When University of Arizona archaeologist Vance Holliday and colleagues began uncovering large fossilized bones at the site of El Fin del Mundo in the Sonoran Desert of northwestern Mexico in 2007, they weren’t sure what kind of animal they were unearthing.
“At first, just based on the size of the bone, we thought maybe it was a bison, because the extinct bison were a little bigger than our modern bison,” said Holliday, who has been researching geoarchaeology at Paleoindian sites across the U.S. for years.
Then, in 2008, they discovered something that clinched it for them.
“We finally found the mandible, and that’s what told the tale,” Holliday said.
It was a gomphothere. Actually, two of them. About the same size as a modern elephant, but smaller than their extinct cousins the mammoths, gomphotheres were once widespread in North America but were thought to have disappeared from the fossil record long before humans arrived in North America some 13,000 to 13,500 years ago.
Radiocarbon dating of charcoal flecks and burned bone found within the context of the fossils indicated a reliable age of 13,390 years. This made these two gomphotheres the last known gomphotheres in North America.
Gomphothere mandible in place, upside down, at El Fin del Mundo excavation site. The fossil was fully prepared at the INAH zooarchaeology lab in Mexico City. Image courtesy of Vance T. Holliday.
The fully excavated and prepared gomphothere mandible. Courtesy Joaquin Arroyo-Cabrales/Instituto Nacional de Antropología e Historia
These sculptures, made by Mexican artist Sergio de la Rosa, show three elephant ancestors: (from left to right) the mastodon, the mammoth and the gomphothere. Courtesy Sergio de la Rosa
But there was more.
As they excavated among the bones, they also uncovered human artifacts—Clovis artifacts, to be specific—including 7 projectile points, some stone cutting tools and 21 flint flakes from stone tool-making. The position and proximity of the Clovis fragments relative to the gomphothere bones at the site suggested that humans did in fact kill the two animals there. Of the seven points found at the site, four were in place among the bones, including one with bone and teeth fragments above and below. The other three points had eroded away from the bone bed and were found scattered nearby. This suggested that the gomphomeres were likely hunted and thus constituted a Clovis prey species, along with mammoths, mastodons, and bison, already known to have been hunted by the Clovis.
A clear quartz Clovis point found near the bone bed at El Fin del Mundo. Although very difficult to shape into a tool, quartz was used by Clovis tool makers at several sites. Courtesy INAH Sonora.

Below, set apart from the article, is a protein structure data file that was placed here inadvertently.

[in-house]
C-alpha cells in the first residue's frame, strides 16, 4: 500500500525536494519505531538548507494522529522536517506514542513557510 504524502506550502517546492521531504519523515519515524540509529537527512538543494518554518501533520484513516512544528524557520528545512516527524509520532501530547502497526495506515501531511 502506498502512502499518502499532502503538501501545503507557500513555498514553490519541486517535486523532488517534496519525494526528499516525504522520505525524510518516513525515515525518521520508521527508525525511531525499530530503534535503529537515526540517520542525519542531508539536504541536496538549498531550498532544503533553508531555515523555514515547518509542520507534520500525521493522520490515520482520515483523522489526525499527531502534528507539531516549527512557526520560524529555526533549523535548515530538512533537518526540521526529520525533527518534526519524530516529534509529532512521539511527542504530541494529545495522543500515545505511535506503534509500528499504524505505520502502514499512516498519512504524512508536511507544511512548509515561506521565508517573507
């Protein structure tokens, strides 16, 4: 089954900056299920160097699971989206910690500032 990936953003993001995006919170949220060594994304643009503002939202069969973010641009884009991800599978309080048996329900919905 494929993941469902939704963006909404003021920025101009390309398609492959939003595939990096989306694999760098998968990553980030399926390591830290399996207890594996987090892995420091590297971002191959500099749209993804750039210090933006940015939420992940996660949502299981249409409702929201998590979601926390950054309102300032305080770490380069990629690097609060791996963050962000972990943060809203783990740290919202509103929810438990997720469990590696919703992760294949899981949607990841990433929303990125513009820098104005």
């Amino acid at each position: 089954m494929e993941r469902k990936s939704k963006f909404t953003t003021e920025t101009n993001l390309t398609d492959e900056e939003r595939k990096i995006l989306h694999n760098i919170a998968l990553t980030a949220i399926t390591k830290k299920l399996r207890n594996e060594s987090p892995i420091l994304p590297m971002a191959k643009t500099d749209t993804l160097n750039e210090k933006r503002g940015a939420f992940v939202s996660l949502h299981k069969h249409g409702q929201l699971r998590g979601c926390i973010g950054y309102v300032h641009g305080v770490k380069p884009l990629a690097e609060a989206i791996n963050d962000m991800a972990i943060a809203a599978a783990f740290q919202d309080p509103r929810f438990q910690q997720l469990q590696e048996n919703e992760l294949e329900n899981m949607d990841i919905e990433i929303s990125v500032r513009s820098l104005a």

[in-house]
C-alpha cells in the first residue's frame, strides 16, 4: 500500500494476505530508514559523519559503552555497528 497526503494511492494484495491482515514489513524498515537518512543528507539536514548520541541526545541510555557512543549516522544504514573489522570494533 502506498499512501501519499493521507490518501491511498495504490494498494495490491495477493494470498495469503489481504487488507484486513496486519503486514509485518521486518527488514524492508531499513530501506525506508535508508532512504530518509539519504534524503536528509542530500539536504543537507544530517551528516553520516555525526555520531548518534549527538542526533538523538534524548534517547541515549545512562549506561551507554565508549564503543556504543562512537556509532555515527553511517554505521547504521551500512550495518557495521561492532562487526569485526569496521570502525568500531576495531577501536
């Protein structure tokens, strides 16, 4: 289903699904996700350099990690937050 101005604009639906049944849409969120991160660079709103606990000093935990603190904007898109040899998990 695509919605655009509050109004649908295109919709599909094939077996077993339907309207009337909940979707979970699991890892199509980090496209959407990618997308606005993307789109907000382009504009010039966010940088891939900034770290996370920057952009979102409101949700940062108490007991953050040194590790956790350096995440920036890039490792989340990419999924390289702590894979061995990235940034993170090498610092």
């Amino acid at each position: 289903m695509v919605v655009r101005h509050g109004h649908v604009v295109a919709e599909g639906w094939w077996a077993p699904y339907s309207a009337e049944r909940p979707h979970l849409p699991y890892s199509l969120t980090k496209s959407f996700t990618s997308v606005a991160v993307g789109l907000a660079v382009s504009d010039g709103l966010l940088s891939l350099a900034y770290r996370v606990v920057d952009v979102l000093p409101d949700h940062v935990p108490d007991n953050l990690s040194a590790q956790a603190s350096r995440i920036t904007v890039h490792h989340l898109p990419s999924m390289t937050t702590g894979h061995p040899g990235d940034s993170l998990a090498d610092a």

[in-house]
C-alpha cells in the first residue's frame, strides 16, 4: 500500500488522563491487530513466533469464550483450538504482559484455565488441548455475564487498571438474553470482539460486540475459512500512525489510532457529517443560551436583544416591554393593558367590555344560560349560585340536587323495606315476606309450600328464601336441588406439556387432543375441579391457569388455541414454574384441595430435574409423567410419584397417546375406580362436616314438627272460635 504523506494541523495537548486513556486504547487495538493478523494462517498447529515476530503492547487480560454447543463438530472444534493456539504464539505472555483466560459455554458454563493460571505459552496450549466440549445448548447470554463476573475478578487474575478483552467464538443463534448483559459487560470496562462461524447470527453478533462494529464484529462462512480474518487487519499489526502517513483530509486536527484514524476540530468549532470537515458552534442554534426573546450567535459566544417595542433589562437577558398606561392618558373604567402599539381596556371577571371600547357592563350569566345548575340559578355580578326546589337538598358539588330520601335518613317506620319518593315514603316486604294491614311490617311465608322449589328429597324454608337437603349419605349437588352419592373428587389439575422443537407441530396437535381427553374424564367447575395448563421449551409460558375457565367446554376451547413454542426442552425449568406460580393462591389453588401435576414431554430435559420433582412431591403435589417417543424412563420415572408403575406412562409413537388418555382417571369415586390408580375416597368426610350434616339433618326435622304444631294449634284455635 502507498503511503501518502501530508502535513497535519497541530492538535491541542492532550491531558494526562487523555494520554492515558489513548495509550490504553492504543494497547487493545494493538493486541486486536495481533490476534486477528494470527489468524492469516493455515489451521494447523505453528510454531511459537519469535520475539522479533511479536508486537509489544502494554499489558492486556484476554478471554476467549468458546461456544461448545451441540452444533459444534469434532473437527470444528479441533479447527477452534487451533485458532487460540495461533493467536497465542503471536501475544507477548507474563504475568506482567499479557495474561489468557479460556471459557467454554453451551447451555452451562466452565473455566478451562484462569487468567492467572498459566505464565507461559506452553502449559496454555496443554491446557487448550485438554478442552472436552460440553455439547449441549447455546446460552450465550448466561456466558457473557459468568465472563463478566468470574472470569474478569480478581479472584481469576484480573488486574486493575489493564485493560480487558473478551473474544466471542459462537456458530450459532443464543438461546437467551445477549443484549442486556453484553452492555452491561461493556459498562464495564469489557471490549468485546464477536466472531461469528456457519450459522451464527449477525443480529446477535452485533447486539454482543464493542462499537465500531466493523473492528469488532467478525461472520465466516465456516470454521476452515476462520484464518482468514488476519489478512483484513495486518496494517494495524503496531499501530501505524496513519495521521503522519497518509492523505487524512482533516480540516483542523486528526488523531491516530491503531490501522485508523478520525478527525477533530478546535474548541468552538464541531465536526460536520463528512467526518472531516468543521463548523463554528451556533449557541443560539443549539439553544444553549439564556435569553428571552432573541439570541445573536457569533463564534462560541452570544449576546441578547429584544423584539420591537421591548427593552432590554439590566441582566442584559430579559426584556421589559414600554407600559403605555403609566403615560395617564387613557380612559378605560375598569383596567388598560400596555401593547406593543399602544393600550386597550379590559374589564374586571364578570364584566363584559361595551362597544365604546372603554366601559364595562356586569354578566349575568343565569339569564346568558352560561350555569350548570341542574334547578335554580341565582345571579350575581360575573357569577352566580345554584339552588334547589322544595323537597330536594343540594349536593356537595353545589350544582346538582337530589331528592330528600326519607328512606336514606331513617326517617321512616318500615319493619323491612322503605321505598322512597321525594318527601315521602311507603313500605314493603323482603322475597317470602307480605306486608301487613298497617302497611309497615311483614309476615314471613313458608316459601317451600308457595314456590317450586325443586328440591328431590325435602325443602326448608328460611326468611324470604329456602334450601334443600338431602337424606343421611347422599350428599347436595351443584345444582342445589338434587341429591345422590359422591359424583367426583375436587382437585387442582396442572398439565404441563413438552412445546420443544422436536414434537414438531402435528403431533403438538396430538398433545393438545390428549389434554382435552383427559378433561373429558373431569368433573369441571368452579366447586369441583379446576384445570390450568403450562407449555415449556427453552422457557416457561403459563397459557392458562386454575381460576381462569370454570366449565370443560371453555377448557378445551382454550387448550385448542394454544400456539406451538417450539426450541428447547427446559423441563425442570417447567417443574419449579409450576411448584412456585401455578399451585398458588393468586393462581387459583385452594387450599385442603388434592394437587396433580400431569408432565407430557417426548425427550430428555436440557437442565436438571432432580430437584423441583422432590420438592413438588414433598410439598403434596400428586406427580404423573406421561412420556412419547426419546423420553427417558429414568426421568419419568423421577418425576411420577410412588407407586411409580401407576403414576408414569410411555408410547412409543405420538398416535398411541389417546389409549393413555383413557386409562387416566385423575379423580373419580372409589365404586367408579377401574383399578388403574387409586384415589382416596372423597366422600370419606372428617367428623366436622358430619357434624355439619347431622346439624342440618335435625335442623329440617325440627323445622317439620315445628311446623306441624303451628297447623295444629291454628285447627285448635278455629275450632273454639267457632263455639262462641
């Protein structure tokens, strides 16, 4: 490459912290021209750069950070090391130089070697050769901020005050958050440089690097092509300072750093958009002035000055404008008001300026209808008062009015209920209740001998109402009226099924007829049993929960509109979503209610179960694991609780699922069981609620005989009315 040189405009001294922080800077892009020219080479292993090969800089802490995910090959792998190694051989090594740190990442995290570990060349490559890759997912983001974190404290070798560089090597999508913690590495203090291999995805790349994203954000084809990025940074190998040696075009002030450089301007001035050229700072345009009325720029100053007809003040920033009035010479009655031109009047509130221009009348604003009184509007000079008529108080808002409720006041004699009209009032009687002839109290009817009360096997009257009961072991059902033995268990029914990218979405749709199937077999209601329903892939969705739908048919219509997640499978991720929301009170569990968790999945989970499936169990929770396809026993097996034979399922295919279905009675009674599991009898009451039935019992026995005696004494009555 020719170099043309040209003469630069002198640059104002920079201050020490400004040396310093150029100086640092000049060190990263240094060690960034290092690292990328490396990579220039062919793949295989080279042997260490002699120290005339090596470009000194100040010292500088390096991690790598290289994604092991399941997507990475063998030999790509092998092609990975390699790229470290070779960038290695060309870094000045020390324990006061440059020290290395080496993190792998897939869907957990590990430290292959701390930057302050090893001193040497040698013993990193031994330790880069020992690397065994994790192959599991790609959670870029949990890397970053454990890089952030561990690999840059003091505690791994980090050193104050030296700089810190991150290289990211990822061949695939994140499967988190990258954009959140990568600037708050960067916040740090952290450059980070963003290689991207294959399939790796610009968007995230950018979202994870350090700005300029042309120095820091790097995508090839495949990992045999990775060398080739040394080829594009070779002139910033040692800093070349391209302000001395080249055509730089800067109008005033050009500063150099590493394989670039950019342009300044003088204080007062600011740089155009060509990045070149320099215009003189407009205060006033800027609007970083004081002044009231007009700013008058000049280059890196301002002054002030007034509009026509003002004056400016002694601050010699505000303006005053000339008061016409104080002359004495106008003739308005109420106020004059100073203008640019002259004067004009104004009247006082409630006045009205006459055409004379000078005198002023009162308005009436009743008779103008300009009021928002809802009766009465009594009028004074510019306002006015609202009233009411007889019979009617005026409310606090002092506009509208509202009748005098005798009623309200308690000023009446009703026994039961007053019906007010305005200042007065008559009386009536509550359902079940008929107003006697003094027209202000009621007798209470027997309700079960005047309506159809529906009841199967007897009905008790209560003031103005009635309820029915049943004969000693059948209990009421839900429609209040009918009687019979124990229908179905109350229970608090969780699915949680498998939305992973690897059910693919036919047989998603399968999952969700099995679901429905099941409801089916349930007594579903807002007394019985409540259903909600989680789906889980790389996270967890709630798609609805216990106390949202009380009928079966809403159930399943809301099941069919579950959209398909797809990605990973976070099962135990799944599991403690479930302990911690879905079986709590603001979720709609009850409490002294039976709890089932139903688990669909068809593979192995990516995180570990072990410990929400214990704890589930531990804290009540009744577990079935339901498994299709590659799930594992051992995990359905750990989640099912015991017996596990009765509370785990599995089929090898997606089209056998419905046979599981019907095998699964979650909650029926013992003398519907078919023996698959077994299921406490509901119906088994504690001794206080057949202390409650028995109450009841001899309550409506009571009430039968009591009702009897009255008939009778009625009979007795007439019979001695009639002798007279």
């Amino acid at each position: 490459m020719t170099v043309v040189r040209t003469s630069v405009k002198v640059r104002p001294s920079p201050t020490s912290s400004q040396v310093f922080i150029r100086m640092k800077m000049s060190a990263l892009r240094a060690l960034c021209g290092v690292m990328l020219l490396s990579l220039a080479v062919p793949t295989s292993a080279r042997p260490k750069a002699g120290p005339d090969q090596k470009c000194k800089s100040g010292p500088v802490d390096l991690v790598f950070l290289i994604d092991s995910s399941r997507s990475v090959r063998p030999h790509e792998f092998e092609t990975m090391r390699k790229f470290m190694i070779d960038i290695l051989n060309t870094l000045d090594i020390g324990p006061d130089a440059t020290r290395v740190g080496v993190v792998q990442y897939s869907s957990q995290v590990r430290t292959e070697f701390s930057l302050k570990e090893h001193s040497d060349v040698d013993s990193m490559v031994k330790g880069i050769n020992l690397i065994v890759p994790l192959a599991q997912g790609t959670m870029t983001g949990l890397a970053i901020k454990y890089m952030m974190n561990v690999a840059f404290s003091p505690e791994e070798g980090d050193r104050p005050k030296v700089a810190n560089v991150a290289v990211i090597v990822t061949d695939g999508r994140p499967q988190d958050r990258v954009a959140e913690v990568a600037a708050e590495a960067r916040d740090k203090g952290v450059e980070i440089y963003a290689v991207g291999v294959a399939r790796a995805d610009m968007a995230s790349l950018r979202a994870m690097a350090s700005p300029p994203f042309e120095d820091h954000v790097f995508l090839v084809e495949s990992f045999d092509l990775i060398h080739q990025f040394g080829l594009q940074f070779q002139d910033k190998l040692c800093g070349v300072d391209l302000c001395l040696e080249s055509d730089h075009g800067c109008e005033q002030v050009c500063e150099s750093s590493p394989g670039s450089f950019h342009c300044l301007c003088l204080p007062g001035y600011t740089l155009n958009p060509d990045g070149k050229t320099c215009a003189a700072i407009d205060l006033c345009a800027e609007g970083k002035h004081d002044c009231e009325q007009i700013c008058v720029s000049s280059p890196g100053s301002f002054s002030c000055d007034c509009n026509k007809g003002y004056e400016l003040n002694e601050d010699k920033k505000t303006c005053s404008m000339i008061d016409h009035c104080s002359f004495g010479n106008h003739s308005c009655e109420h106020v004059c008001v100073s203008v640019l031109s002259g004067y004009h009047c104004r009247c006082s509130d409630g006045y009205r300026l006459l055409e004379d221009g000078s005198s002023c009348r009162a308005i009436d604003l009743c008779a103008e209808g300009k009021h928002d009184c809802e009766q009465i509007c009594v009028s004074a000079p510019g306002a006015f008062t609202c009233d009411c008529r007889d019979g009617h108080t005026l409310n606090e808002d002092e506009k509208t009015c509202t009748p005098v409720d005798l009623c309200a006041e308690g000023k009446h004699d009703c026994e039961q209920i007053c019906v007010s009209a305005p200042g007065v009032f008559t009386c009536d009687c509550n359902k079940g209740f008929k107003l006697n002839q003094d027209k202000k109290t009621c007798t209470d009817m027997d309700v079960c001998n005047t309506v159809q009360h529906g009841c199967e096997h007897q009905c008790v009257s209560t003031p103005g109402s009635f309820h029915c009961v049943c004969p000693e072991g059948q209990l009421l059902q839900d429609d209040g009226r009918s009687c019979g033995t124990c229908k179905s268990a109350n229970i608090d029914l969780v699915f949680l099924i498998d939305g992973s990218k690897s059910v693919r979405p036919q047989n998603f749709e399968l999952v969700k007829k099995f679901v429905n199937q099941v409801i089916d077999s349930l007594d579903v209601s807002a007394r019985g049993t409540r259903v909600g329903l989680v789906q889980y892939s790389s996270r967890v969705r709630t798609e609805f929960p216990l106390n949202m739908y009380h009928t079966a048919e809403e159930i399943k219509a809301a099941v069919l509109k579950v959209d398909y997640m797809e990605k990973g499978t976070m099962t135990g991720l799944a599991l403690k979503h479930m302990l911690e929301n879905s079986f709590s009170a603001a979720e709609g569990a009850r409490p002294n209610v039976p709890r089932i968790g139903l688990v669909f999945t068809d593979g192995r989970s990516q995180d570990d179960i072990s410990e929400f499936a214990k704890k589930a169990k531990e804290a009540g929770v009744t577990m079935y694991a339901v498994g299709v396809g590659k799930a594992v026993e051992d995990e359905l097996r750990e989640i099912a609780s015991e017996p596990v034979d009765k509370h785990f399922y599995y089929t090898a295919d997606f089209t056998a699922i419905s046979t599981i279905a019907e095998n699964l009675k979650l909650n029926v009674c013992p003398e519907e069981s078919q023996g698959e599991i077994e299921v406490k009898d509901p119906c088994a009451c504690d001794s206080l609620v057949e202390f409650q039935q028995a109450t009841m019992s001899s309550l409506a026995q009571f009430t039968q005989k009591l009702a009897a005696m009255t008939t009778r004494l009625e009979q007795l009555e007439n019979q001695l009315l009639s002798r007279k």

“This is the first Clovis gomphothere, it’s the first archaeological gomphothere found in North America, it’s the first evidence that people were hunting gomphotheres in North America, and it adds another item to the Clovis menu,” Holliday said.
The Clovis culture, today considered the oldest clearly defined and recognized Paleoindian culture in the Americas, is characterized by its distinctive stone tools, particularly the fluted projectile points. The first examples of this culture were discovered by archaeologists near Clovis, New Mexico, in the 1930s. The El Fin del Mundo site, along with the Aubrey site in Texas, is now among two sites that show the earliest solid evidence of Clovis hunting in North America, indicating that the earliest widespread and recognizable group of hunter-gatherers were already in place 13,390 years ago in the North American Southwest.
Holliday and colleagues suggest that the finds support the model of an American southwestern origin for the Clovis material culture. As they conclude in the study, published this week in the Proceedings of the National Academy of Sciences:
“These data expand our understanding of the age range for Clovis, Clovis diet, raw material preference, and the late Pleistocene megafaunal assemblage of North America, and provide evidence for a southern origin of the Clovis technocomplex.”*
Holliday and the study team report that the radiocarbon ages from El Fin del Mundo were made based on testing the site’s charcoal, shell, and organic matter at the Arizona Accelerator Mass Spectrometry Laboratory.
*Article #14-04546: “Human (Clovis)–gomphothere (Cuvieronius sp.) association ~13,390 calibrated yBP in Sonora, Mexico,” by Vance T. Holliday et al.
In addition to Holliday, authors of the PNAS paper include: lead author Guadalupe Sanchez, who has a doctorate in anthropology from the UA; UA alumni Edmund P. Gaines and Susan M. Mentzer; UA doctoral candidates Natalia Martínez-Tagüeña and Andrew Kowler; UA master’s student Ismael Sanchez-Morales; UA scientists Todd Lange and Gregory Hodgins; and Joaquin Arroyo-Cabrales at the Instituto Nacional de Antropología e Historia.
The dig at El Fin del Mundo, a joint effort between the U.S. and Mexico, was funded by the UA School of Anthropology’s Argonaut Archaeological Research Fund, the National Geographic Society, the Instituto Nacional de Antropología e Historia and The Center for Desert Archaeology in Tucson.
Source: Some material for this article was adapted and edited from a University of Arizona press release, Meet the gomphothere: UA archaeologist involved in discovery of bones of elephant ancestor
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